In recent years, airports and adjacent areas have often been focal points of new multifunctional urban nodes. These centres have obtained significant regional importance for property development, as locations for major companies, and for employment. Models of airport-led urban development, such as the “Airport City”, “Aerotropolis”, “Airport Corridor” and “Airea”, can be useful to describe and analyse the characteristics and implications of the resulting shifts in the urban economic system. However, there is scope for further sophistication of these models, especially with regard to environmental issues, local specifics and quantification of crucial processes. Airports not only induce economic growth in adjacent areas, but often also promote uncoordinated development. This frequently leads to unsatisfactory outcomes for the city as a whole and spurs local conflicts. Moreover, airport-induced development can be inconsistent with the goals of sustainable urban development set by planning authorities.
The main objective of this project is to describe and explain the physical and functional structures in the vicinity of major airports. In order to analyse the complex relationships between airports and cities, small-scale quantitative analyses of building activity, employment and commuter-patterns will be conducted. Moreover, we are planning to interview key actors from urban planning authorities, state governments, real estate developers, airport operators and airport-related companies, taking into account the complex nature of explanatory factors. Our empirical findings will help to improve the existing models of airport-led urban development. Five Australian metropolitan areas have been chosen as study areas for the quantitative analysis, namely Sydney, Melbourne, Brisbane, Perth and Canberra. Australian cities offer excellent research conditions regarding the specific characteristics of urban form, functional configurations, institutional settings and data availability. The qualitative survey will focus on Sydney and Brisbane, utilising their different urban characteristics and airport layouts.
Contact: Fabian Sonnenburg
How to retain skilled workers/professionals and support family-friendly firms in the Rhein-Erft-district (2013-2016)
Team: Boris Braun, Dania Bartels, Amelie BernzenContact: Dania Bartels, Boris Braun
BMBF-funded project: "Re-Islamisation between State Influences and Global Muslim Networks"
part of the competence network Crossroads Asiahttp://crossroads-asia.de/crossroads-asia.html
The aim of the competence network is to look at specific causal and functional connections – figurations – which are localized in Crossroads Asia, but can stretch beyond the bounds of the geographical region or be confined to smaller areas within this region. The objective is not to construct a new ‘region’ on the dividing line between the areas covered by classic South Asian and Central Asian Studies and areas which have hitherto been the domain of regionally-focussed Iranian studies. This new Area Studies-perspective makes it possible to focus on specific spaces constituted by human experience, imagination and actions in contexts which are thematically defined in each case. The regional expertise within the competence network covers Afghanistan, Iran, Kazakhstan, Kashmir, Kyrgyzstan, Nepal, Northern India, Pakistan, Tajikistan, Turkmenistan, Uzbekistan and Xinjiang. Those involved contribute disciplinary perspectives from cultural studies and linguistics, ethnology, history, political science, religious studies, sociology, human geography and interdisciplinary development research. The range of methods deployed includes textual and discourse analysis, ethnographic field studies, survey methods, network analyses and archive research. Collaboration between scholars engaged mainly in pure research and scholars with decidedly applied research interests holds out the prospect of yielding fertile transdisciplinary work, especially in the light of the close connections currently obtaining between theory and empirical research on current and relevant primary themes such as ‘conflict’, ‘migration’ and ‘development’.The project "Re-Islamisation between State Influences and Global Muslim Networks" deals with the actors of re-Islamisation, their involvement in translocal networks, their aims and activities and their relation to the state. Within the field of geography the project is linked to post-socialistic transition studies, which deal with social and spatial changes after 1989 in the concerned countries. Focusing on both, the negotiation of power within the states and the analysis of religious networks, the project contributes to geopolitics and geography of religion. The case studies of preference shall be Tajikistan and Uzbekistan.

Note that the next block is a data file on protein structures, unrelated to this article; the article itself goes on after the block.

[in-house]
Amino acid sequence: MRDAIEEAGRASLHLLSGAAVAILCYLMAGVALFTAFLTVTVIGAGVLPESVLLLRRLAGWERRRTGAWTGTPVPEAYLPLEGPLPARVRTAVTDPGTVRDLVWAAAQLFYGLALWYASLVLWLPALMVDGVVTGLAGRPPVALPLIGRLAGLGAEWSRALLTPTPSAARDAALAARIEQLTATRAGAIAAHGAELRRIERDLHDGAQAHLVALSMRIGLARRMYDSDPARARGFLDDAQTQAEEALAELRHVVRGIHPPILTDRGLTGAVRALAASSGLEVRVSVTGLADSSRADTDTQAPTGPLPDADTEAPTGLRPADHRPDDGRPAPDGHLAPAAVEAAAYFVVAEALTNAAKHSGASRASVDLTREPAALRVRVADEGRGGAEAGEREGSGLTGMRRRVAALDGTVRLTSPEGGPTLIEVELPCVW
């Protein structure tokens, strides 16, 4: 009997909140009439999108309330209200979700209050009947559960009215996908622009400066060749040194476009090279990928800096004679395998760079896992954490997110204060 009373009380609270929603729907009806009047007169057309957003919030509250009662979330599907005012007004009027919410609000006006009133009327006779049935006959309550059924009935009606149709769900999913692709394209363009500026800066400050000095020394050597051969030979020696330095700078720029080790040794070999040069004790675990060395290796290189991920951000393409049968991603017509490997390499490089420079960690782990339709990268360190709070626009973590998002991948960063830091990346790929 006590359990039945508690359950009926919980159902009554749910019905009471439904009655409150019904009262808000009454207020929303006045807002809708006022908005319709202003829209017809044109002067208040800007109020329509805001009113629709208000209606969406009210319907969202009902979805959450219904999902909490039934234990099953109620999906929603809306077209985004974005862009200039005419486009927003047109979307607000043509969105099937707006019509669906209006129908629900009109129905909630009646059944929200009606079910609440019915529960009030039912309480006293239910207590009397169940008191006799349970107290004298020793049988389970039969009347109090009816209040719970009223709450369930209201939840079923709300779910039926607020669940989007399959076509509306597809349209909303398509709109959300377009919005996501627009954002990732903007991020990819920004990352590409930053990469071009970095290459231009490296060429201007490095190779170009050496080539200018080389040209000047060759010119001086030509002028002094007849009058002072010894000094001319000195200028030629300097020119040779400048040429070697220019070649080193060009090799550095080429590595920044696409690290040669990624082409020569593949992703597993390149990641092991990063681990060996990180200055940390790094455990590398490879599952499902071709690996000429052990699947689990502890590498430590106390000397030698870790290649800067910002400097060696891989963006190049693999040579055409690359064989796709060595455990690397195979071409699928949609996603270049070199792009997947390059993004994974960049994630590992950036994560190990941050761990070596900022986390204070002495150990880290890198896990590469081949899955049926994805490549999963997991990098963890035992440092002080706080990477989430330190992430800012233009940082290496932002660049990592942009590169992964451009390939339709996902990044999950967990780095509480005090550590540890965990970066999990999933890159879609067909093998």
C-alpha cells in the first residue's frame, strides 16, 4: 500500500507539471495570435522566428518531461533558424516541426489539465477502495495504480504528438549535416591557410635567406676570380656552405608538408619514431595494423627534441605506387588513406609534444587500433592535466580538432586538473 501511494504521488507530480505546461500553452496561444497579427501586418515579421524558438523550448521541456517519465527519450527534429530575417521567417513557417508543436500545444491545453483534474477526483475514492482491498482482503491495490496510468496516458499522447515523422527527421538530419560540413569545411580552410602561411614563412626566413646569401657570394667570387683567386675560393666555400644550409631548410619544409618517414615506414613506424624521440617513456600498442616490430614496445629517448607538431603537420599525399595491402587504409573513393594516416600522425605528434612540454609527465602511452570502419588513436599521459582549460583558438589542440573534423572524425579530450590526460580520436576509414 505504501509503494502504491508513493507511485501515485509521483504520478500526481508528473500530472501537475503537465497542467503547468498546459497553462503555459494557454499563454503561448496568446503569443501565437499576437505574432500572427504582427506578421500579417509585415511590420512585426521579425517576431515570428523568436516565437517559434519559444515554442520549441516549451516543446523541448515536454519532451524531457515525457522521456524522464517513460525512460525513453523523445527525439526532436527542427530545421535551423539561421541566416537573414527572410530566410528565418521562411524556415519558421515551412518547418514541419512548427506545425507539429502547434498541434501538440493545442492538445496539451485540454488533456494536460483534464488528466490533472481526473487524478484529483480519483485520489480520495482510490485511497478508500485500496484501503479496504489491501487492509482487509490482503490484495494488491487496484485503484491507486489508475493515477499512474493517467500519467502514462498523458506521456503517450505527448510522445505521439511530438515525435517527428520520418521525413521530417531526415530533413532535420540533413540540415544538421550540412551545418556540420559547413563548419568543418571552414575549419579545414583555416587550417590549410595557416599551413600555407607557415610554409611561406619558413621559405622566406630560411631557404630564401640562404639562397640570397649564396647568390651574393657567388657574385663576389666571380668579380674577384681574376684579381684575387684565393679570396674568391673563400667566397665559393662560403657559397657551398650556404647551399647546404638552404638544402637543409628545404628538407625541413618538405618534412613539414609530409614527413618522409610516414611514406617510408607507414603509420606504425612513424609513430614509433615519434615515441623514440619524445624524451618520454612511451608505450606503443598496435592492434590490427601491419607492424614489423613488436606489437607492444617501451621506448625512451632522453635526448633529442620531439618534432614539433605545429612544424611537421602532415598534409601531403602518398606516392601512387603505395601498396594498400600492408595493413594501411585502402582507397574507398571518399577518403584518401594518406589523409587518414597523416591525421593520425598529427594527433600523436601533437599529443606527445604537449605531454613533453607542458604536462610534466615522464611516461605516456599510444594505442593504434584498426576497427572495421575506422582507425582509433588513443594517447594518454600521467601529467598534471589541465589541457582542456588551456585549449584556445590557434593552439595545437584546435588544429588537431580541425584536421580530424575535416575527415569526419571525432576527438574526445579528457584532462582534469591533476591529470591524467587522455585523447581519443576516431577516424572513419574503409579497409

Contact: Petra Tiller
DFG-funded project: The impact of institutional conventions on product quality management in global supply chains. The example of organic food imports in Germany and Australia (ImPOrt) (funding period: 2010-2012)
Poverty reduction through Social Business?
"Forschungsverbund Transnationale Netze" FORTRANS : Intercultural risk management of societal demands in transnational networks
DFG-funded project: Urban environmental quality as a result of bargaining - industrial firms as agents of environmental governance in India and Bangladesh (funding period: 2008-2010)
Natural hazards and climate change in Dhaka: future trends, social adaptation and informaldynamics